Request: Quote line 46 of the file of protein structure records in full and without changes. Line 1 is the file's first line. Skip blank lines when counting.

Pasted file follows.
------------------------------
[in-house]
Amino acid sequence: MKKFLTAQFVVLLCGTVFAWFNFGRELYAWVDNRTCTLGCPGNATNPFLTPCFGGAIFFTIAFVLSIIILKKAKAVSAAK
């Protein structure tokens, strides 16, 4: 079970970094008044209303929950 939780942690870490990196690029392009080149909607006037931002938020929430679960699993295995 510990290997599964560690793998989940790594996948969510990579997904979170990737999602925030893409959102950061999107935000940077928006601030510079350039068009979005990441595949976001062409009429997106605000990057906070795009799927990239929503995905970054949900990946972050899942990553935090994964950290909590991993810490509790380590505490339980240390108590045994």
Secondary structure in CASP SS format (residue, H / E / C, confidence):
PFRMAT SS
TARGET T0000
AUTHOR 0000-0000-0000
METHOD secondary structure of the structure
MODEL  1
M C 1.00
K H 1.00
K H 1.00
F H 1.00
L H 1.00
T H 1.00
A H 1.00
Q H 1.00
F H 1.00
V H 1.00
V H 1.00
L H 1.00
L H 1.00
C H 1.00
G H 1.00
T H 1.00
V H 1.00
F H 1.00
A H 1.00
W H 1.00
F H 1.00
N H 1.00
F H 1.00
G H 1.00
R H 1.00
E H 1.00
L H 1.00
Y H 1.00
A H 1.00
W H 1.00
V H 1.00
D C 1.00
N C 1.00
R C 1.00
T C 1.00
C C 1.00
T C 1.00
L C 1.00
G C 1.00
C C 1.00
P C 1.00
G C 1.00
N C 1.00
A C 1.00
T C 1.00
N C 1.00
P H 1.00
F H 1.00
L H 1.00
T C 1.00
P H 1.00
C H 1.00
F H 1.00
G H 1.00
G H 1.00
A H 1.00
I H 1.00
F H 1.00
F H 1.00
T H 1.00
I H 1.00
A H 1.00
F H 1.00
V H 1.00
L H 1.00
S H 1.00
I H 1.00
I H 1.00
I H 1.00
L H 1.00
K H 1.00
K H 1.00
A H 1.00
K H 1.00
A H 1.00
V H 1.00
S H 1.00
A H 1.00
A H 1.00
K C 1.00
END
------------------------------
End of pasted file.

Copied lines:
T C 1.00